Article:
Touritaly.org Home

Italian Culture - in a Nutshell

Getting Things Done in Italy

(in)-Conveniences

Italy; The Melting Pot

Driving in Naples

 




 

touritaly.org Site Logo - Italian flag with Tour of Italy for the FInancially Challenged text

Touritaly.org Home | Academic Content | Italy Links | About Us | Italy News | Italian-English Dictionary | Tourist Weather | Site Map


An American Living in Italy:
(in) Conveniences

 

    At first I didn't notice the little things that I had become accustomed to were missing.  Well, in some cases they are missing while in others they are simply done a different way.  However, as time went on I became painfully aware of these little differences.   For those impatient readers I will cut  to the chase.  Italy is less convenient than the USA.  Here are some reasons why.

    In America there is a little shop you may have heard of...  7-11.  There is one on every corner and they are open all hours of the day and night and on every day of the year.   There are 24 hour super markets and even 24 hour Wal Mart stores.  In Italy, there are no 7-11 stores.  Shops open at 9 am and close at 12 pm.  Then they re-open in the evening between 3 pm and 9 pm.  And if it is Sunday....  Forget it!  ...You must learn to plan ahead.

     In Italy air conditioning is a rare thing.  ...very rare.

     In short.  No drive-thru's.  I'm not a big fan of fast food, but there are times when this convenience is nice to have. I don't miss them every day, but sometimes I would kill to be able to get a burger and fries on the fly. 

    Restaurants open at 8pm in Italy.  One must become accustomed to dining late.

    I think that I mentioned this in the driving article, but in Italy freeways are not free.  As a matter of fact all freeways are toll roads.  You must stop every so often to pay up. 

    In the US garbage disposals and dish washers are not used strictly by the rich and influential. 

    In the US garbage is picked up from your residence on a weekly basis.  In Italy, garbage is not collected at your home.  You must transport the garbage to the curb side dumping locations.   They are huge mountains of refuse that are removed once a week. (barring a workers strike - a frequent occurence)  ...not just inconvenient, smelly too.  

 

 

    Also, in Italy there are rarely electrical outlets placed in convenient locations in all of the rooms.  For example;  in the kitchen of my apartment there are no electrical outlets on the wall behind the counter!  There are only 3 outlets and they are on the other side of the room!  By the way, when I say three outlets I mean room for 3 plugs.  Outlets are not all doubled like they are in the States.  And for this you pay through the nose.  I have the economical 3000 watt service.  This is a pain.  We have to be very careful not to overload our connection.  For instance;  we can not use the blow dryer and the iron at the same time because if the refrigerator kicks on while both of these items are in use the circuit breaker will blow.  Also, we have to unplug the refrigerator and turn off the TV if we want to use the microwave.  Also, every outlet in our apartment is wired to a single 10 amp breaker.  when we first arrived we were blowing the breakers at lest 3 times a week.  As nearly a year has passed since we arrived we are adapting.  Now we only overload the circuit once or twice a month.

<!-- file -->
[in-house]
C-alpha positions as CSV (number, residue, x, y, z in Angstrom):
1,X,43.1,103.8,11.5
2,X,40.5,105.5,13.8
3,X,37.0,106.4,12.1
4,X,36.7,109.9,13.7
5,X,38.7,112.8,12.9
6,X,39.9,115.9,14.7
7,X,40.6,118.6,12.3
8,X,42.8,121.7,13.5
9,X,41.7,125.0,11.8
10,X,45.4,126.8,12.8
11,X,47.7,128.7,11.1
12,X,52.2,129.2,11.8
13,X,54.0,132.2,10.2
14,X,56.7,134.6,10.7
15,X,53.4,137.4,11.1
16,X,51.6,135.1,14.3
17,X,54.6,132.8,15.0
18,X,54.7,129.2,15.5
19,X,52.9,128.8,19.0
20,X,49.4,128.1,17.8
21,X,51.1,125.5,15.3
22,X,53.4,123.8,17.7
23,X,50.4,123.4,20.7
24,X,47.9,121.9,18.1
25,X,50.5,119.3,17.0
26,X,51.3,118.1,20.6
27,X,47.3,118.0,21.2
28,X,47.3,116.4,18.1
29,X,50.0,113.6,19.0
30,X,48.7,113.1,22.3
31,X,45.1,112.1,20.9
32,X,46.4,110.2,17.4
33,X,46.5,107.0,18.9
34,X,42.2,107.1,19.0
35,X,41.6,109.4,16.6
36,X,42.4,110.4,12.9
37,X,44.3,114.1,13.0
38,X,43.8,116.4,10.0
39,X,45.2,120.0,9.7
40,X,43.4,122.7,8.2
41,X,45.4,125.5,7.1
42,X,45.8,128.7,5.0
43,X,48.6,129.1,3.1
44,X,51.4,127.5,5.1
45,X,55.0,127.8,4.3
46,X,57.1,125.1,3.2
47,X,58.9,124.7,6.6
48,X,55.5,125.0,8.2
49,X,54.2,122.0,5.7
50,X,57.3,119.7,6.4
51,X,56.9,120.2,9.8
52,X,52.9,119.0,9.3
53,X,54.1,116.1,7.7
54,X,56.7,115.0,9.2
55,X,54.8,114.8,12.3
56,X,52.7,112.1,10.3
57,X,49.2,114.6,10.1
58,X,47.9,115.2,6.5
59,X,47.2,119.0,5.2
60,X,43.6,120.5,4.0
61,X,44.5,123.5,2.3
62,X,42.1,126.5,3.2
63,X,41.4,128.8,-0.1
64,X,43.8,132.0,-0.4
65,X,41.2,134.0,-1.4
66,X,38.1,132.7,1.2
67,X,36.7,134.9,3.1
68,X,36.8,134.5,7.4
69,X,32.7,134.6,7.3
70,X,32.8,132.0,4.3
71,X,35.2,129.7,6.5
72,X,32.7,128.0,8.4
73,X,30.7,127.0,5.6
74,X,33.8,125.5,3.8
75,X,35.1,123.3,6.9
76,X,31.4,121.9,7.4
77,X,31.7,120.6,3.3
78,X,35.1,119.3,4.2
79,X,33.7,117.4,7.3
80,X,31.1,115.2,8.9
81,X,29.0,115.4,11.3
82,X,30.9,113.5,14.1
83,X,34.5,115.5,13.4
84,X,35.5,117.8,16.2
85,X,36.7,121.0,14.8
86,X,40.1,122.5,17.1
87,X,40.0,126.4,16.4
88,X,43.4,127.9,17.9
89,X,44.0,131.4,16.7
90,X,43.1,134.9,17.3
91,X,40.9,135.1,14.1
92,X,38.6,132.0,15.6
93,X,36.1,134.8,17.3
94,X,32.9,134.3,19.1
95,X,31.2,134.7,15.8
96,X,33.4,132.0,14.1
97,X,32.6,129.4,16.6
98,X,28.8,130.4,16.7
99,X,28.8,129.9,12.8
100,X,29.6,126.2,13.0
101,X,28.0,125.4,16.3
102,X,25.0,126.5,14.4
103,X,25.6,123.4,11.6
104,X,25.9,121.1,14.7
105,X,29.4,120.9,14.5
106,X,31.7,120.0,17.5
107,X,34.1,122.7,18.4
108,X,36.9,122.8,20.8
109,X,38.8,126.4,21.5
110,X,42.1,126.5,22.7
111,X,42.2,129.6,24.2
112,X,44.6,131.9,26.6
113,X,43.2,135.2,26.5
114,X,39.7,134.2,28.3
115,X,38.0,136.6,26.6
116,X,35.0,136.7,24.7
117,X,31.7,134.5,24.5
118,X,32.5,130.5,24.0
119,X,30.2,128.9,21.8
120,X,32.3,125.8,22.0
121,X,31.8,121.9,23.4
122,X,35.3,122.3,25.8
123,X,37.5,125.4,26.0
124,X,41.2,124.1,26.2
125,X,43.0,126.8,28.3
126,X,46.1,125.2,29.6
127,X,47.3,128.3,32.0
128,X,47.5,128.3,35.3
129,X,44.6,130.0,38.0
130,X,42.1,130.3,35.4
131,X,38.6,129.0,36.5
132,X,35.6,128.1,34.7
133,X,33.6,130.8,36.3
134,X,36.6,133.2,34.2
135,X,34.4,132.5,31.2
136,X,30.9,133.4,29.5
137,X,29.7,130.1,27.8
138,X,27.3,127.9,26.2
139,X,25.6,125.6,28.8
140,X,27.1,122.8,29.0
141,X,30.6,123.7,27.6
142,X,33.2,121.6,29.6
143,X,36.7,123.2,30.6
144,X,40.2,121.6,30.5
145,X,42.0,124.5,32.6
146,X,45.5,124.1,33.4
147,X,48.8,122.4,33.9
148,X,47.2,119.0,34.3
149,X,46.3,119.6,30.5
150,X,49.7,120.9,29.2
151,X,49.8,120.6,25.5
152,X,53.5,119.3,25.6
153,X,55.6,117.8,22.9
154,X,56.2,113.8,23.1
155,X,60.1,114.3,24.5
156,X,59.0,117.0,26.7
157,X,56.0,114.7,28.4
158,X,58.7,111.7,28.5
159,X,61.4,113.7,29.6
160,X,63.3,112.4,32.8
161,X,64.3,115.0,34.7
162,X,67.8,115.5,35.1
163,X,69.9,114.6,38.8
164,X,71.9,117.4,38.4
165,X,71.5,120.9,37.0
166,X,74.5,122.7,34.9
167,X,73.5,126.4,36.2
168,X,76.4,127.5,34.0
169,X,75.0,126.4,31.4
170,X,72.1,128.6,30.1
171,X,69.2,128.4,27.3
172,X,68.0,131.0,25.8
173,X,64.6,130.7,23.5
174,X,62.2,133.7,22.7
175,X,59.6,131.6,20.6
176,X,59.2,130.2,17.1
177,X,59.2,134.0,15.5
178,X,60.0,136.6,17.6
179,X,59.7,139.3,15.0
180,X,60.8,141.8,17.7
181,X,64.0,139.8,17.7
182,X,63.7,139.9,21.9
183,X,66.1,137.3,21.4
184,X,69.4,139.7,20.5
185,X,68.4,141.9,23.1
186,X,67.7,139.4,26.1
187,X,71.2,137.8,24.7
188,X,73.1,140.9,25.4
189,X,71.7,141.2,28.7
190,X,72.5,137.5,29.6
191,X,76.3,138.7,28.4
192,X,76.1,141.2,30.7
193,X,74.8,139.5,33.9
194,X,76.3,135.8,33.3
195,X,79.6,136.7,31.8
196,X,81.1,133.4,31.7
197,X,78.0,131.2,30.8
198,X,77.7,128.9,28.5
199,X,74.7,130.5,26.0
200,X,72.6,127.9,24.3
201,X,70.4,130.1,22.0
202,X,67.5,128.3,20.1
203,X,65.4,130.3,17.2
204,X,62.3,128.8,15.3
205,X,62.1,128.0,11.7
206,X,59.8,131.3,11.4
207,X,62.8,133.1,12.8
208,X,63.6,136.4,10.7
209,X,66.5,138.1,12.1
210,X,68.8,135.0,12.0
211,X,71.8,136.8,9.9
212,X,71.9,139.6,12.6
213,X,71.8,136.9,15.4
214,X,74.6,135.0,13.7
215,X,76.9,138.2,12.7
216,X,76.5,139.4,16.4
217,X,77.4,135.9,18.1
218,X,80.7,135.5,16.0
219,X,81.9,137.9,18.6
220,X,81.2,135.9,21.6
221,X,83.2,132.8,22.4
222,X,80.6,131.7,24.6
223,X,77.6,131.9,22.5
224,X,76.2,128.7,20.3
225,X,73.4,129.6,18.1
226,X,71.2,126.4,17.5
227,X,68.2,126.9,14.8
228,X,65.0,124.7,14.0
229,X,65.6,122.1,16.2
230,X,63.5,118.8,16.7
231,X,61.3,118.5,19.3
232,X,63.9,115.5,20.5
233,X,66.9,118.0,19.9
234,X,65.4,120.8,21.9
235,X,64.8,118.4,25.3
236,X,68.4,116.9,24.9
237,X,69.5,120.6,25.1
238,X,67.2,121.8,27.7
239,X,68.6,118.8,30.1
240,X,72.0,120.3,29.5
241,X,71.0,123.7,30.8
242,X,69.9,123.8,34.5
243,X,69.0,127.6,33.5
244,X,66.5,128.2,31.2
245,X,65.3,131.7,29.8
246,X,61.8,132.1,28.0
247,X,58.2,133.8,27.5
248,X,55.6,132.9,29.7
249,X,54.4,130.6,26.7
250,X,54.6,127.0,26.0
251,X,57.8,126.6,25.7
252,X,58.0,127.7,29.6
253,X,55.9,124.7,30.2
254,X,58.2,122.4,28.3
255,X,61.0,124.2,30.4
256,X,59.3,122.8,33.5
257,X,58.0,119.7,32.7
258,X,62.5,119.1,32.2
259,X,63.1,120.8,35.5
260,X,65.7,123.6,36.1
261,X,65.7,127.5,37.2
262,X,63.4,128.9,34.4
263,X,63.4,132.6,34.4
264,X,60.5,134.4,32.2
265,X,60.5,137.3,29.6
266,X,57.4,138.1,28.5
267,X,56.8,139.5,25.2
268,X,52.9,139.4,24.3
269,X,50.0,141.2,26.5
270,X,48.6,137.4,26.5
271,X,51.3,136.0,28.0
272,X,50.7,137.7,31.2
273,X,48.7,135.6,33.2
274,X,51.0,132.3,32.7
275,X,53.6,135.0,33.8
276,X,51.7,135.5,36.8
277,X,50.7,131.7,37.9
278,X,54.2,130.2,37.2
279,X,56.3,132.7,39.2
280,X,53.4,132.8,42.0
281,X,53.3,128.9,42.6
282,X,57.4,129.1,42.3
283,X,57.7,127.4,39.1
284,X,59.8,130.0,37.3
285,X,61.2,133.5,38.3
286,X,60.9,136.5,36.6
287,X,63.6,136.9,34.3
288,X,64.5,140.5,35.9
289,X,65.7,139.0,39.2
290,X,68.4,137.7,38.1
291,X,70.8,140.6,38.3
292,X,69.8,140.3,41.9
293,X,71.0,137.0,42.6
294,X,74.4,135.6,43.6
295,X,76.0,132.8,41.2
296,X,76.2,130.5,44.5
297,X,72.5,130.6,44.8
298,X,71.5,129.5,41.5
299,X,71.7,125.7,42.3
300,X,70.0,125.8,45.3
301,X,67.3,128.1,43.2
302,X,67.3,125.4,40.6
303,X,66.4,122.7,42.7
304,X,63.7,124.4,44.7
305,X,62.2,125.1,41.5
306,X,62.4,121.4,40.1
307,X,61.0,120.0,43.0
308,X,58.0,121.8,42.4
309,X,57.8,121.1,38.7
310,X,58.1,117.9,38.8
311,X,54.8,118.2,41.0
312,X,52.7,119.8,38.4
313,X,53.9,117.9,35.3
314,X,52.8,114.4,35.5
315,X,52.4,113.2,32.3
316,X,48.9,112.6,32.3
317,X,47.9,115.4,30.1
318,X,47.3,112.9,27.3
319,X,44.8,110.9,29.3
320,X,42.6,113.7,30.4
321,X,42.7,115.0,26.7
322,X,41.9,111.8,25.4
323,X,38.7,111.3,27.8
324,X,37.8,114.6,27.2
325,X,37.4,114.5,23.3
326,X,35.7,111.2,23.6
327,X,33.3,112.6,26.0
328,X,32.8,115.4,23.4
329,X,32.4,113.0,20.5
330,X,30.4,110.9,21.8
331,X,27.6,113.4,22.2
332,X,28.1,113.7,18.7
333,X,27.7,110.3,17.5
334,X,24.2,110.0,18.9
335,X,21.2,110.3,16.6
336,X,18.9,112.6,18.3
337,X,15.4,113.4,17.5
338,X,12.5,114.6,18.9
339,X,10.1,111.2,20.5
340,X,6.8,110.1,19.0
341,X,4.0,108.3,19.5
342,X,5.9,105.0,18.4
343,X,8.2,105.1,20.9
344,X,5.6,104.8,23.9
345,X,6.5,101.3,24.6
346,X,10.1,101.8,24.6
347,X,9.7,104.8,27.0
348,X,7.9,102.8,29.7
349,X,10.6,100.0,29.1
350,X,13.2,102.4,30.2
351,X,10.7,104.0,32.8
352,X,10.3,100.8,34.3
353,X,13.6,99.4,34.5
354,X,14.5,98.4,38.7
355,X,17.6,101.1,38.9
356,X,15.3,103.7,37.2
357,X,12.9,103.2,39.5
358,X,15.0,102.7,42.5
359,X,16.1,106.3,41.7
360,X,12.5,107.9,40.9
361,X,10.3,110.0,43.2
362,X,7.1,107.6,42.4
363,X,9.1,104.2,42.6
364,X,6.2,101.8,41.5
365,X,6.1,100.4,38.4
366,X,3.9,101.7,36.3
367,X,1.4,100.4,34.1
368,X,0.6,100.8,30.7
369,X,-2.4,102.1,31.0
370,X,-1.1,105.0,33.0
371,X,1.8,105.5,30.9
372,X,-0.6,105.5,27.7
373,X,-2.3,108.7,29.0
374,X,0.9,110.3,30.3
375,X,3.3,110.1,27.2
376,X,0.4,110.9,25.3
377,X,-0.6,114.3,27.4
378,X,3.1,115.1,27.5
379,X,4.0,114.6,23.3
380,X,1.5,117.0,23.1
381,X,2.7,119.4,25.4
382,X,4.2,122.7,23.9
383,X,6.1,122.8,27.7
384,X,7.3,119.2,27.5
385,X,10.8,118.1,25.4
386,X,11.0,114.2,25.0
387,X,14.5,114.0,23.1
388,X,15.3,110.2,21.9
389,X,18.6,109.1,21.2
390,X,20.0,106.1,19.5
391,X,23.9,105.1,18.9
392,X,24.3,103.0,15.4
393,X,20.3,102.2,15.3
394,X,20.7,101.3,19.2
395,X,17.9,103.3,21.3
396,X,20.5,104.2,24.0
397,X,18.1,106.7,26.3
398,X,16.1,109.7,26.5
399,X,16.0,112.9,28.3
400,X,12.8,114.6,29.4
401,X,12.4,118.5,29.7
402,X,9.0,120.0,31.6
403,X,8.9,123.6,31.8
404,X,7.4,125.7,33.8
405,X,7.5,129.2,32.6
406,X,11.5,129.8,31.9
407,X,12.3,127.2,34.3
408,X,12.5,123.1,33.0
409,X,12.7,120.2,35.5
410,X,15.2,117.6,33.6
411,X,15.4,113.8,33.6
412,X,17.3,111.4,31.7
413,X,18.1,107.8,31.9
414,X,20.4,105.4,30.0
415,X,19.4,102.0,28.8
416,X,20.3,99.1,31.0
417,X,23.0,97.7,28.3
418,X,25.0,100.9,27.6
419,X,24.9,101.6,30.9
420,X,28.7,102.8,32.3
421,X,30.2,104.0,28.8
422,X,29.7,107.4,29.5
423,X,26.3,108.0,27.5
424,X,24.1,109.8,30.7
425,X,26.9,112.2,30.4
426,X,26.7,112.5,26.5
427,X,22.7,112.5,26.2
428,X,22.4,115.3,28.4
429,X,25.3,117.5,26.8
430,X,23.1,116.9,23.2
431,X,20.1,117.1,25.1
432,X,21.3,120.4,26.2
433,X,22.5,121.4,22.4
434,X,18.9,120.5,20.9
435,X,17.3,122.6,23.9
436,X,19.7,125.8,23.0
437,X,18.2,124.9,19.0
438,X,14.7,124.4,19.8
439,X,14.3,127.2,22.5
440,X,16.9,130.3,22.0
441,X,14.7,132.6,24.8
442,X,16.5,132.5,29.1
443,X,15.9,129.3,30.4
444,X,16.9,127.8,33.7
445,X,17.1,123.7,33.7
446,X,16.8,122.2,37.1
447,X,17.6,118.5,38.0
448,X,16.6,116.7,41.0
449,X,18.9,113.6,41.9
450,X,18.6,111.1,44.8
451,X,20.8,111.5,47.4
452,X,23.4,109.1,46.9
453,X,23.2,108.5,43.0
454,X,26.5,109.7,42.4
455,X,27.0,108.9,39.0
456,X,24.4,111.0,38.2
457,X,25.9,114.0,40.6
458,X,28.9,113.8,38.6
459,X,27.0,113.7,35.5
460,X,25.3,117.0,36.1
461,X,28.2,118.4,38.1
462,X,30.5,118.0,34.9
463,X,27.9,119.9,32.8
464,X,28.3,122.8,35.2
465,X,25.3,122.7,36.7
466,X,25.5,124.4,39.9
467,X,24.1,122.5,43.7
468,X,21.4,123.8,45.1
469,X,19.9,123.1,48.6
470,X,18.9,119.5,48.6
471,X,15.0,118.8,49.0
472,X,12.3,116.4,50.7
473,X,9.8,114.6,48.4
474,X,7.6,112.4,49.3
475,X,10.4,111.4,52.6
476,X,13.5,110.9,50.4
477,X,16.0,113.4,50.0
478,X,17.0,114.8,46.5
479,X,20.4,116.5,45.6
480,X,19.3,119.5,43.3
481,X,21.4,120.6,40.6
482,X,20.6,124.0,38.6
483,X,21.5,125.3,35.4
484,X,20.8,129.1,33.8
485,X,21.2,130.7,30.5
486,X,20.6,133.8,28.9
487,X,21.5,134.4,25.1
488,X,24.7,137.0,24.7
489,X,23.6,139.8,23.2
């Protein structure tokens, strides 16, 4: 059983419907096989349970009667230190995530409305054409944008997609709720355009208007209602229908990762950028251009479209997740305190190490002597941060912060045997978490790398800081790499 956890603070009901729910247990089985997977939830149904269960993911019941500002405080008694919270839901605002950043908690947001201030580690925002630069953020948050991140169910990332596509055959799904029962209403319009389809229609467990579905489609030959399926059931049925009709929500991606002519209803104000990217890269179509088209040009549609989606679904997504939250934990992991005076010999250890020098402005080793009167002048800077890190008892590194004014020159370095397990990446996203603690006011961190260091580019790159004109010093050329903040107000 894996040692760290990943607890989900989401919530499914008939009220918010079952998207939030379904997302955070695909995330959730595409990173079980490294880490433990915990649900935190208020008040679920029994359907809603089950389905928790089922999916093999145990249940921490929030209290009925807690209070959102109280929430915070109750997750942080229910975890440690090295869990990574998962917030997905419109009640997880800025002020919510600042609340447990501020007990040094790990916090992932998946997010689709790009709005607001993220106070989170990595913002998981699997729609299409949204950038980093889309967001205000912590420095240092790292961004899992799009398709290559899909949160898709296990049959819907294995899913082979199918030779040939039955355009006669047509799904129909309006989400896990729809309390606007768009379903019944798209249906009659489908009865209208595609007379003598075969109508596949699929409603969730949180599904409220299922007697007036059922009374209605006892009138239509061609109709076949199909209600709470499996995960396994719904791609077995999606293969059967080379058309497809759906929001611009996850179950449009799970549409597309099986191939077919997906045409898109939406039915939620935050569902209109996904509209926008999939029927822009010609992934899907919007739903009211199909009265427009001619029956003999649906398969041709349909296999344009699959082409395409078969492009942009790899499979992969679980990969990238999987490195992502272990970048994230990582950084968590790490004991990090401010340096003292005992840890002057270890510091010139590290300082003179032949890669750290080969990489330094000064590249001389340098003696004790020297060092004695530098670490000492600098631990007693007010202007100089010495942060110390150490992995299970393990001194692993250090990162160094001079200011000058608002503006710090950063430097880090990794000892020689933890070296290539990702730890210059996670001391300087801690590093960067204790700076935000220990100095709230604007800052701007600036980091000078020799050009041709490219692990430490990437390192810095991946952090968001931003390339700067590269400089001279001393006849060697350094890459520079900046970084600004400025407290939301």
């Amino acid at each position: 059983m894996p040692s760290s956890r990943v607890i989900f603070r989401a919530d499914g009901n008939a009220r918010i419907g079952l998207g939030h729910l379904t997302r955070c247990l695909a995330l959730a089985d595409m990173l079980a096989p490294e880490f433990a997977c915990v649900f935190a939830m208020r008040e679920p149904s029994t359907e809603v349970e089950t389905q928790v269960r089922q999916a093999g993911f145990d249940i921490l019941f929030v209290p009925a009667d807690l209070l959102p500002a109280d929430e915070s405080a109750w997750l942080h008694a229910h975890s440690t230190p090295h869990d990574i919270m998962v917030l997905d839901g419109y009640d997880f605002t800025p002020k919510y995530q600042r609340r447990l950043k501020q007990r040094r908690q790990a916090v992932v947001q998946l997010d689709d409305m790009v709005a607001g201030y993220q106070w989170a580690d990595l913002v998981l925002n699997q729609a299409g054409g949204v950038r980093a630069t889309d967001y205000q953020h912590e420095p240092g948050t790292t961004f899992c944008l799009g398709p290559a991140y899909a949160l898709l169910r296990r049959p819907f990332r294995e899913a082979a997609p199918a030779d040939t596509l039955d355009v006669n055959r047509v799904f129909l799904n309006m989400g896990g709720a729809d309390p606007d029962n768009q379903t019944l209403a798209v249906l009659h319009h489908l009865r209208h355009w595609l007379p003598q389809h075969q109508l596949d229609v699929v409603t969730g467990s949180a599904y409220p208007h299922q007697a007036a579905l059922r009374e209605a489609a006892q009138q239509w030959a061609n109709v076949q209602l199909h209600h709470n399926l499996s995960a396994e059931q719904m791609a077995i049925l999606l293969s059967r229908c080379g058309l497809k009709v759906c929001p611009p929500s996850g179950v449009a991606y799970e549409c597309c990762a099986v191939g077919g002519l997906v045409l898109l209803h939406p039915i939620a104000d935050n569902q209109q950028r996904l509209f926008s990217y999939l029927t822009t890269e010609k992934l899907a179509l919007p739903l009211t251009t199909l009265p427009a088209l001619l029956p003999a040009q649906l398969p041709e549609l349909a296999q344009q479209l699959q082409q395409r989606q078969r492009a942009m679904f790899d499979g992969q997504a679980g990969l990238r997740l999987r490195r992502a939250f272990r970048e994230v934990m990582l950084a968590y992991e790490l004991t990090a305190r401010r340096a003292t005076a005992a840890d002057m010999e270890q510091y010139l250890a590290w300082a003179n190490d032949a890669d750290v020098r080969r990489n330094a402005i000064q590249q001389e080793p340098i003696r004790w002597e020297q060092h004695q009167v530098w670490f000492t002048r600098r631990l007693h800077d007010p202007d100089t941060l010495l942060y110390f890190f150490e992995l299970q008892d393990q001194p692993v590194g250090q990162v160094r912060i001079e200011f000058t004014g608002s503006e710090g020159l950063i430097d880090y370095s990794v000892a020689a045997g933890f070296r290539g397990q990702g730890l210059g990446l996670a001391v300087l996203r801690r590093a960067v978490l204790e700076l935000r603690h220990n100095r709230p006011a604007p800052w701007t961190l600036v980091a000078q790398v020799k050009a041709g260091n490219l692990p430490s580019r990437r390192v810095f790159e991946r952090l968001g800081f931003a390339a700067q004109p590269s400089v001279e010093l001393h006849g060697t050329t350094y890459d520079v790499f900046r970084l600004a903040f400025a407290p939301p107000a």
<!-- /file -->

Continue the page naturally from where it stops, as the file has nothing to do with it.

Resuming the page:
One last electrical issue; plug compatibility.  In the US we have "2 prong" or "3 prong".  Period.  Furthermore a "2 prong" plug will work in a "3 prong" outlet.  In Italy all outlets are 3 round prongs.  That sounds good, however, I am not done yet.  There are "wide" plugs, "narrow" plugs, wide-thick prong, wide thin-prong, narrow thick-prong and narrow thin-prong.   And these things are bulky, large, and just plain ugly.  Because outlets are so scarce there is a need to gang up several adapters and plugs on each outlet.  It becomes quite a hideous sight.  What a pain.

   Also in my apartment there is a hookup for the washing machine in one of the bathrooms while the hookups for the dryer are in the kitchen.  Figure that one out.

   Natural gas.  In the US we generally have a city gas line that runs to our home.  Not in many areas in southern Italy.  In Italy, if you are not in an city gas area, you have a couple options.  Install a large 500 liter gas tank and get a delivery once a month or buy bombola.  Bombola are like the big brother of the LP gas container that you would see fueling a BBQ.   To purchase bombola one must pack up the  empty canisters and drive them over to a bombola retailer (remember the limited business hours!) and pick up replacements.  Heaven forbid that you don't have a spare and you run out on a Sunday.  Pizza night!  No, they don't do delivery in my area.  I asked my landlord about getting delivery and he looked at me, chuckled, and said "Bring pizza? ...to your house?"  Then he started laughing a little harder as he turned to walk away.   I think they probably have delivery downtown, but not all over.

   Well that should give you some idea of how spoiled we are as Americans (or at least how spoiled I am).  All-in-all life is just a bit easier when you are living in the United States.  I could go on, but the articles in this series are supposed to be short. So let me say in conclusion...  Despite the inconveniences, the country is beautiful, the people are warm and friendly, and it is a great place to live.

<< Back - Getting Things Done in Italy    |    Next - Italy; The Melting Pot >>

 
 

Touritaly.org Home | Academic Content | Italy Links | About Us | Italy News | Italian-English Dictionary | Tourist Weather | Site Map

© 1999-2008 by Tour of Italy for the Financially Challenged/touritaly.org

All Rights Reserved | legal dogma